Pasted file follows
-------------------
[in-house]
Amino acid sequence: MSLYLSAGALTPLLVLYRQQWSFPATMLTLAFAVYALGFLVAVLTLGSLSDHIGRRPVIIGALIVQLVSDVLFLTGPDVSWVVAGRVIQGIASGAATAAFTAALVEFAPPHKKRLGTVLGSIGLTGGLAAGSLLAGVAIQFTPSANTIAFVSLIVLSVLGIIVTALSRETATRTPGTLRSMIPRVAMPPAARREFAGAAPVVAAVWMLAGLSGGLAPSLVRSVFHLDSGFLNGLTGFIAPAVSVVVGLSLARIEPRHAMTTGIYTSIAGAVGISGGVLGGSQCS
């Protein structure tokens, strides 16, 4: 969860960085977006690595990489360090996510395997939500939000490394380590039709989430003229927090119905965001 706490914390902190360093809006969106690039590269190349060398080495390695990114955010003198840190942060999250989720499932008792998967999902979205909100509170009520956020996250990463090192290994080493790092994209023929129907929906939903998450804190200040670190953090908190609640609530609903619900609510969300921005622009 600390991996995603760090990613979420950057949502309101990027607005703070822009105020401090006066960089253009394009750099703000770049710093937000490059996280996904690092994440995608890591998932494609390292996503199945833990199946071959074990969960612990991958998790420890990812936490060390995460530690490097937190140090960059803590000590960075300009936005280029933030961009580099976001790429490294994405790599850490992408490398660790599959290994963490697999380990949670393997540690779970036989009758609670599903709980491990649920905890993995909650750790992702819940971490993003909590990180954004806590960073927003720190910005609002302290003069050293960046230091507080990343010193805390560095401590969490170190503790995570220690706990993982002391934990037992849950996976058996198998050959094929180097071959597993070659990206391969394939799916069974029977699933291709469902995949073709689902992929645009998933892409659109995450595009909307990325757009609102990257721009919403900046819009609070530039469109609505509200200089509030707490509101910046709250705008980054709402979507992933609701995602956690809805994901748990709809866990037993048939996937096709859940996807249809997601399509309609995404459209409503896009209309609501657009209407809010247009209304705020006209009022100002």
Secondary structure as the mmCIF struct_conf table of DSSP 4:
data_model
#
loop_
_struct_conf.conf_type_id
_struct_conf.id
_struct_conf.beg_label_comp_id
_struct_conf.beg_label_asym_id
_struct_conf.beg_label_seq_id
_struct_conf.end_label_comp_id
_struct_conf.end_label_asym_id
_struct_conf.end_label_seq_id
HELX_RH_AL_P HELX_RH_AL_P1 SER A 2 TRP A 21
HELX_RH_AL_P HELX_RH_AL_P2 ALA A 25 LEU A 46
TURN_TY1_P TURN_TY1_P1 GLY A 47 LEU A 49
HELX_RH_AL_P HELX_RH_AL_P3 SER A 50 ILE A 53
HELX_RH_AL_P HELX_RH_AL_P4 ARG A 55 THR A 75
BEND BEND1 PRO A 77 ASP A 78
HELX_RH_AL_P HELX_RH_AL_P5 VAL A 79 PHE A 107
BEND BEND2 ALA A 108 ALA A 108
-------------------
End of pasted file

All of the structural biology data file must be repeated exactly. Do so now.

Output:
[in-house]
Amino acid sequence: MSLYLSAGALTPLLVLYRQQWSFPATMLTLAFAVYALGFLVAVLTLGSLSDHIGRRPVIIGALIVQLVSDVLFLTGPDVSWVVAGRVIQGIASGAATAAFTAALVEFAPPHKKRLGTVLGSIGLTGGLAAGSLLAGVAIQFTPSANTIAFVSLIVLSVLGIIVTALSRETATRTPGTLRSMIPRVAMPPAARREFAGAAPVVAAVWMLAGLSGGLAPSLVRSVFHLDSGFLNGLTGFIAPAVSVVVGLSLARIEPRHAMTTGIYTSIAGAVGISGGVLGGSQCS
């Protein structure tokens, strides 16, 4: 969860960085977006690595990489360090996510395997939500939000490394380590039709989430003229927090119905965001 706490914390902190360093809006969106690039590269190349060398080495390695990114955010003198840190942060999250989720499932008792998967999902979205909100509170009520956020996250990463090192290994080493790092994209023929129907929906939903998450804190200040670190953090908190609640609530609903619900609510969300921005622009 600390991996995603760090990613979420950057949502309101990027607005703070822009105020401090006066960089253009394009750099703000770049710093937000490059996280996904690092994440995608890591998932494609390292996503199945833990199946071959074990969960612990991958998790420890990812936490060390995460530690490097937190140090960059803590000590960075300009936005280029933030961009580099976001790429490294994405790599850490992408490398660790599959290994963490697999380990949670393997540690779970036989009758609670599903709980491990649920905890993995909650750790992702819940971490993003909590990180954004806590960073927003720190910005609002302290003069050293960046230091507080990343010193805390560095401590969490170190503790995570220690706990993982002391934990037992849950996976058996198998050959094929180097071959597993070659990206391969394939799916069974029977699933291709469902995949073709689902992929645009998933892409659109995450595009909307990325757009609102990257721009919403900046819009609070530039469109609505509200200089509030707490509101910046709250705008980054709402979507992933609701995602956690809805994901748990709809866990037993048939996937096709859940996807249809997601399509309609995404459209409503896009209309609501657009209407809010247009209304705020006209009022100002």
Secondary structure as the mmCIF struct_conf table of DSSP 4:
data_model
#
loop_
_struct_conf.conf_type_id
_struct_conf.id
_struct_conf.beg_label_comp_id
_struct_conf.beg_label_asym_id
_struct_conf.beg_label_seq_id
_struct_conf.end_label_comp_id
_struct_conf.end_label_asym_id
_struct_conf.end_label_seq_id
HELX_RH_AL_P HELX_RH_AL_P1 SER A 2 TRP A 21
HELX_RH_AL_P HELX_RH_AL_P2 ALA A 25 LEU A 46
TURN_TY1_P TURN_TY1_P1 GLY A 47 LEU A 49
HELX_RH_AL_P HELX_RH_AL_P3 SER A 50 ILE A 53
HELX_RH_AL_P HELX_RH_AL_P4 ARG A 55 THR A 75
BEND BEND1 PRO A 77 ASP A 78
HELX_RH_AL_P HELX_RH_AL_P5 VAL A 79 PHE A 107
BEND BEND2 ALA A 108 ALA A 108